NEW YORK (Reuters) - Jeffrey Gundlach, who correctly predicted government debt yields would plunge this year, said in an interview on Tuesday there is a possibility that yields on the benchmark 10-year Treasury note could drop to 1 percent in 2015.
“The 10-year Treasury could join the Europeans and go to 1 percent. Why not? The European rates are at 1 percent. France is below 1 percent right now,” Gundlach said.
Gundlach, who co-founded DoubleLine Capital in December 2009, noted foreign demand for U.S. Treasuries has grown as yields on German and other European government bonds continue to fall.
The benchmark 10-year U.S. Treasury yield is running more than 1.55 percentage points above the yield on 10-year German Bunds.
“What’s really an emergency level is the negative yield on the German two-year,” Gundlach added. “When you get yields at negative, basically people are so afraid that they are willing to pay you for the safekeeping of their principal.”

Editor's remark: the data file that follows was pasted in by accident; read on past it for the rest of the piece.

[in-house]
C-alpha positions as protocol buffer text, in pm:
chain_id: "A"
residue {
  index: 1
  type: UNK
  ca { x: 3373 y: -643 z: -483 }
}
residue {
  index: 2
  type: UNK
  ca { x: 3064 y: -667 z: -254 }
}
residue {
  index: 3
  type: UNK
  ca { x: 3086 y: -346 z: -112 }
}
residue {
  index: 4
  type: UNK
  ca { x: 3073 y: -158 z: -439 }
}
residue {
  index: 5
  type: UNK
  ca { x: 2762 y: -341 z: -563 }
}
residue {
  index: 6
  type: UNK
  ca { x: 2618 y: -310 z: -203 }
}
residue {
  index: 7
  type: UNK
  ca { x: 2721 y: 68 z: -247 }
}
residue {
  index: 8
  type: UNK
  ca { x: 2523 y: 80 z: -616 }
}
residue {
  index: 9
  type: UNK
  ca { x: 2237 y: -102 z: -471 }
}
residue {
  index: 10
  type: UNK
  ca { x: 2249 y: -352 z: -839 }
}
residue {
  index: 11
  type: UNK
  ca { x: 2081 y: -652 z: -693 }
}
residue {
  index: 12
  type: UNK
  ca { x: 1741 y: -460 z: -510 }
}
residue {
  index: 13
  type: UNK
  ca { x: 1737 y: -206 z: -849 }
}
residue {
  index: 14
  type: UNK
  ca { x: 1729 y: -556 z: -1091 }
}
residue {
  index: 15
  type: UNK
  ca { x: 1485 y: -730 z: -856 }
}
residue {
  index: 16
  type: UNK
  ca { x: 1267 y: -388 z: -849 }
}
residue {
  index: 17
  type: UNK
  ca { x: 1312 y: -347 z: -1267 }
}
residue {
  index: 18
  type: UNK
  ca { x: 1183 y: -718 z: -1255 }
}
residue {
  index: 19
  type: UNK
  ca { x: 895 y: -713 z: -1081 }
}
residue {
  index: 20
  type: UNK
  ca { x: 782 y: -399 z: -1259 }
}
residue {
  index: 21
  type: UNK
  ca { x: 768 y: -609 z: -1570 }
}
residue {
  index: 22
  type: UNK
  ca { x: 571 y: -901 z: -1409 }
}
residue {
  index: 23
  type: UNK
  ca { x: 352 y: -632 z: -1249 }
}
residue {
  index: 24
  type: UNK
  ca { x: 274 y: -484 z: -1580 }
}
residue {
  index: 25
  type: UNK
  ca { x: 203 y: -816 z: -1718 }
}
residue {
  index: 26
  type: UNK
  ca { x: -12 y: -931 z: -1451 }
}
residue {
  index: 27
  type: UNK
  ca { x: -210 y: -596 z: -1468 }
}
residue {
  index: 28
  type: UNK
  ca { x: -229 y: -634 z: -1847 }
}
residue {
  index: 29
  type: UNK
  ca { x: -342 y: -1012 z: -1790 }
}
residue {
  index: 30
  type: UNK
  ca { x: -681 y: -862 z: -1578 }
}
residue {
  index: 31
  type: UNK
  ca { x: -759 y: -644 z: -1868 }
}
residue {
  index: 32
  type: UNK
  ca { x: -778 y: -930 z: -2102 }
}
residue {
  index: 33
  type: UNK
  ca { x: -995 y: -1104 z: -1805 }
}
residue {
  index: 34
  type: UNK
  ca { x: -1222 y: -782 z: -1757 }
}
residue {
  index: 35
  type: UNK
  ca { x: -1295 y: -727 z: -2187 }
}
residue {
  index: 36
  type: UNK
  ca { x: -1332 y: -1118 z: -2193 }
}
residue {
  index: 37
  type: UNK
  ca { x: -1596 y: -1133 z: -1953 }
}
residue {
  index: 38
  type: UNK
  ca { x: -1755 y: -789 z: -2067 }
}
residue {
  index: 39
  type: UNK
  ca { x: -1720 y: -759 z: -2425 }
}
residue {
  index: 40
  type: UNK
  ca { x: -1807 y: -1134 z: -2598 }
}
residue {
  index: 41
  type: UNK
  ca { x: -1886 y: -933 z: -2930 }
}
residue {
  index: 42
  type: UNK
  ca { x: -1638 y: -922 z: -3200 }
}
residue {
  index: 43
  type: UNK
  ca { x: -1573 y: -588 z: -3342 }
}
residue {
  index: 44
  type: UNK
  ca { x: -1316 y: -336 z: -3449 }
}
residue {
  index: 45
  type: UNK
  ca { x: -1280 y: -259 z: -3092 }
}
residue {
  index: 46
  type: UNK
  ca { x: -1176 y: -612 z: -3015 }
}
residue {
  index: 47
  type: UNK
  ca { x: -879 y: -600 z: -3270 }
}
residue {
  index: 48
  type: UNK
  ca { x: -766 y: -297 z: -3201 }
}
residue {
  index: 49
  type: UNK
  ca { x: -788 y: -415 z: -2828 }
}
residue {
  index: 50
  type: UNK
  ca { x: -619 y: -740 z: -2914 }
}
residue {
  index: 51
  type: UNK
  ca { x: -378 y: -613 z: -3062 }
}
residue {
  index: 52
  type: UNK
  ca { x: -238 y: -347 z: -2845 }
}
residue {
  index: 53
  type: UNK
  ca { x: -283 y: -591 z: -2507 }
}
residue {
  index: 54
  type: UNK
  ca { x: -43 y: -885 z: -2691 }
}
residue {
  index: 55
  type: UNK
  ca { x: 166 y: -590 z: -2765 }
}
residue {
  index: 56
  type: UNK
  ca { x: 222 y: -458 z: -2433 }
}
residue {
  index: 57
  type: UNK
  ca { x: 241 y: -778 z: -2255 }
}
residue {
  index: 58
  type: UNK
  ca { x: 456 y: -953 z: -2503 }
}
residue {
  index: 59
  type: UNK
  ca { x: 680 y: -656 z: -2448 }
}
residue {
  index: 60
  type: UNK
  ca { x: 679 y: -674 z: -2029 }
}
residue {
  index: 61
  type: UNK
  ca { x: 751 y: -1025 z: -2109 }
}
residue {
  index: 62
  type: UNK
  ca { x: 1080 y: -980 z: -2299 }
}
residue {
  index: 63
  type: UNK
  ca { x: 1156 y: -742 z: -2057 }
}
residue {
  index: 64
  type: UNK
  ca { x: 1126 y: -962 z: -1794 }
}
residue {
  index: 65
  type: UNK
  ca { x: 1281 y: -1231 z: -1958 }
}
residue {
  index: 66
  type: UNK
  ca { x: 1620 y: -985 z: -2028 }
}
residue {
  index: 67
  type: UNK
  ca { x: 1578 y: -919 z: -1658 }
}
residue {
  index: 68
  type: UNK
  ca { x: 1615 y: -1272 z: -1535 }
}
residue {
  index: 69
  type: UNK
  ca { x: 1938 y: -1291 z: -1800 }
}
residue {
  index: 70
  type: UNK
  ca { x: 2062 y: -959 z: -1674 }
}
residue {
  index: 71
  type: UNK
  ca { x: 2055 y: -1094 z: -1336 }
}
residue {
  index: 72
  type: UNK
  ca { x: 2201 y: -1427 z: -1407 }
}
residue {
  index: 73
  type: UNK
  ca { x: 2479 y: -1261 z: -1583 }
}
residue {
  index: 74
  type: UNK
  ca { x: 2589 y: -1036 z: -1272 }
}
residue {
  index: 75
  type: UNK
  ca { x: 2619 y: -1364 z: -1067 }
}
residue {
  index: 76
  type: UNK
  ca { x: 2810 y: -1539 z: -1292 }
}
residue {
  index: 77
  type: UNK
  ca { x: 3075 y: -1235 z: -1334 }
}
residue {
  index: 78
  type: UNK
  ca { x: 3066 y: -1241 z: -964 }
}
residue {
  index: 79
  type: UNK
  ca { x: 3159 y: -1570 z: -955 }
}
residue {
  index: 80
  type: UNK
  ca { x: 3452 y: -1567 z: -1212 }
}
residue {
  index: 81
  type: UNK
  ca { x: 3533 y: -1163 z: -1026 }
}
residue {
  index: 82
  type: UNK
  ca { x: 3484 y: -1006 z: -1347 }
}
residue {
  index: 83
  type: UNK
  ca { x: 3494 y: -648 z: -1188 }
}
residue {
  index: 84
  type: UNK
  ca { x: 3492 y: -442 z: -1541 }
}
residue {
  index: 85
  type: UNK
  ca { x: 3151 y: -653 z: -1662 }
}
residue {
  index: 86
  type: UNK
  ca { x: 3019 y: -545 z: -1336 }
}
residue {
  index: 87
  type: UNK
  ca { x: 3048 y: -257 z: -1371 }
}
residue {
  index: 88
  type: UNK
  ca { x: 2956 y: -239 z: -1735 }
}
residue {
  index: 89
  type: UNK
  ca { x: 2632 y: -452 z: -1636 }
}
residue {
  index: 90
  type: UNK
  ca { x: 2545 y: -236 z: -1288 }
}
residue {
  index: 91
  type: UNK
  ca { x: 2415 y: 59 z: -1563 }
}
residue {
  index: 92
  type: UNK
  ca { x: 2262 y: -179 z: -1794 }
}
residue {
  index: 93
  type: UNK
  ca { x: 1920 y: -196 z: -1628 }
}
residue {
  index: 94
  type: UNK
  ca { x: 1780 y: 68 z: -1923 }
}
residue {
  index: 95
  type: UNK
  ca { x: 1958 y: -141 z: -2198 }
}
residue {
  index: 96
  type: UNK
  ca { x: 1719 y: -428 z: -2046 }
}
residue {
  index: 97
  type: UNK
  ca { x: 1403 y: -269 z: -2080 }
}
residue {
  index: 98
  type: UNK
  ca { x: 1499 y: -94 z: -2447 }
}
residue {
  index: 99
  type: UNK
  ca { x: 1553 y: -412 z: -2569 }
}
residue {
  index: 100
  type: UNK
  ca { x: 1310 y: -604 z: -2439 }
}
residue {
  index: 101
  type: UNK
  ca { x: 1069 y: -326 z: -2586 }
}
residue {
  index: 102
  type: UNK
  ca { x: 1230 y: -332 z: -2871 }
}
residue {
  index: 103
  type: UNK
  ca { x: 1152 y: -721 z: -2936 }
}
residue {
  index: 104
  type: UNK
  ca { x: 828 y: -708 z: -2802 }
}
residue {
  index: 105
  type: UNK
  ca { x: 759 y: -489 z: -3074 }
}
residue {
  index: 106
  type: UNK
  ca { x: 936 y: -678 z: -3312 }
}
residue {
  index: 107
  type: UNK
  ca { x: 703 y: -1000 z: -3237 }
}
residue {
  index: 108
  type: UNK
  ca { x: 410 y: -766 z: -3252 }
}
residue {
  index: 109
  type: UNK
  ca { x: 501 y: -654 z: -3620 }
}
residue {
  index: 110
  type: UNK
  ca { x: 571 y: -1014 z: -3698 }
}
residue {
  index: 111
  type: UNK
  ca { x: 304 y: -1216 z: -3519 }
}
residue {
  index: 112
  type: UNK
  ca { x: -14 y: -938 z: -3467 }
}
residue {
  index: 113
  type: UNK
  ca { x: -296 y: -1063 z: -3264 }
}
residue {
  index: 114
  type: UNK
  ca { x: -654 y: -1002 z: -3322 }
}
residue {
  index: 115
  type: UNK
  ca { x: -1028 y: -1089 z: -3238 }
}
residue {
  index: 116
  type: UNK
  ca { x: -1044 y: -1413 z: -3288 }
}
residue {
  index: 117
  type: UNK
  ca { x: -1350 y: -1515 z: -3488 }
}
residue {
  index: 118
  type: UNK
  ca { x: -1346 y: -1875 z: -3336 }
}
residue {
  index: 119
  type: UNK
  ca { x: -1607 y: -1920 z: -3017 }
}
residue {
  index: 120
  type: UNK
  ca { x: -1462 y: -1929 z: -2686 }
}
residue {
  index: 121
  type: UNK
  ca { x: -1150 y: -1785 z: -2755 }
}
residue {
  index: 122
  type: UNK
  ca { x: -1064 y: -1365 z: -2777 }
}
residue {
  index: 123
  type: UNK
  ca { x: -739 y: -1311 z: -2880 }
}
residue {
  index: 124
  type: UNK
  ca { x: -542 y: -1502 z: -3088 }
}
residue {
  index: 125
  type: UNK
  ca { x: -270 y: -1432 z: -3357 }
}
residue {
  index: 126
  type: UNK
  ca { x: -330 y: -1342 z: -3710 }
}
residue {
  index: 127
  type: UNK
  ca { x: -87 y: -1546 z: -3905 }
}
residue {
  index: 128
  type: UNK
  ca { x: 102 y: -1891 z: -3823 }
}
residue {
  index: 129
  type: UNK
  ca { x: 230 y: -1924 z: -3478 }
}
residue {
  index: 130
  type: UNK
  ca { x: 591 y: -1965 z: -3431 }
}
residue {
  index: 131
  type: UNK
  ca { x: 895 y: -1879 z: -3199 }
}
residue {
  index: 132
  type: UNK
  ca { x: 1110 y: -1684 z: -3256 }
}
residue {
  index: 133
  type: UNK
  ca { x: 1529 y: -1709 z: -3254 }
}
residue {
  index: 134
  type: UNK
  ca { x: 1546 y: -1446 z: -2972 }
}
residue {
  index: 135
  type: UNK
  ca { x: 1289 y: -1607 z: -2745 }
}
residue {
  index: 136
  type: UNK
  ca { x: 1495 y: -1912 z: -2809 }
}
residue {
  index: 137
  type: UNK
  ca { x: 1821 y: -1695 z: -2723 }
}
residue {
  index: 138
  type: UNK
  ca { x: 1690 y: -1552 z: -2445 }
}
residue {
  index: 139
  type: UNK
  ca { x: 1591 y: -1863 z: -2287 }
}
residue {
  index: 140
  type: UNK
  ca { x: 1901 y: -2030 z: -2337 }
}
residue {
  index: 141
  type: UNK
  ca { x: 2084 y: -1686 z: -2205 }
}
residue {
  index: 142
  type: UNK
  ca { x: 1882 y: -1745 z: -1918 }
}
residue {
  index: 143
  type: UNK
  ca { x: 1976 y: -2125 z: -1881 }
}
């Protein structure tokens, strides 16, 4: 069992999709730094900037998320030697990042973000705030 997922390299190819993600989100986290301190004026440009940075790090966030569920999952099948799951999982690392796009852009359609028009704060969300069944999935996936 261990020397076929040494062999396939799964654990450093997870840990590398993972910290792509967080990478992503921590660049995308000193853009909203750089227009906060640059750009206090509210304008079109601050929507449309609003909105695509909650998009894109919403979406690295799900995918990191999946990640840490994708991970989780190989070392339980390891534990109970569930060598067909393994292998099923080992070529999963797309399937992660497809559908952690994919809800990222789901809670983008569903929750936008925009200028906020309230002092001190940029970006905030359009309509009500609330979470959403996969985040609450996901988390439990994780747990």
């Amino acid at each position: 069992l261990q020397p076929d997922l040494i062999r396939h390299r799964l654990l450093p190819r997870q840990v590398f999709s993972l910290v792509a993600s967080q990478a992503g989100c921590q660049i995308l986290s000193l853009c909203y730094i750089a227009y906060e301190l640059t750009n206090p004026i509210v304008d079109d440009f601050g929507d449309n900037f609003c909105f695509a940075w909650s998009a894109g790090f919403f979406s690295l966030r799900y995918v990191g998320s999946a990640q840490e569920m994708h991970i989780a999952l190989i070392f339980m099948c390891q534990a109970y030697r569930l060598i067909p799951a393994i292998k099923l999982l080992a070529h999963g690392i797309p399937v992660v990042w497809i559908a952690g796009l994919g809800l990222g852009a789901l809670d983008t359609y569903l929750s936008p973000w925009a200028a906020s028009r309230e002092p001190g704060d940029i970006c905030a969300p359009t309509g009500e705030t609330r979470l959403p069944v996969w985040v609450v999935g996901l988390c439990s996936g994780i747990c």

Gundlach also said a continued plunge in oil prices would give even more fuel for a bond rally. “If oil goes to $40, then the 10-year could be going to 1 percent,” Gundlach said on a webcast late Tuesday. “The downward momentum on oil has likely found phase 2.” He added: “Oil will find a bottom when it starts going up.”
Gundlach said: “If oil goes to $40, something is very wrong with the world.” Brent crude, which has fallen more than 40 percent in the last six months, slipped to a five-year low on Tuesday.
“I still believe that there is a danger of repeat of a Treasury meltup that 2014 did end up bringing, particularly into the crescendo of October 15,” Gundlach said. “If something can’t go up, it has to go down. Yields can’t seem to go up. They might go down. And if they go down any amount again, if the 10-year goes below 2 percent, even below 2.20 percent, that’s the line in the sand I am talking about.”
DoubleLine said it would launch the DoubleLine Long Duration Total Return Bond Fund to investors on Monday. The new fund will invest primarily in agency mortgage-backed securities with an average effective duration of at least 10 years.
Duration is a bond’s sensitivity to interest rate fluctuations, and going longer on duration is an investment strategy when rates are expected to remain low or drop further.
Reporting By Jennifer Ablan; Editing by Meredith Mazzilli and Jonathan Oatis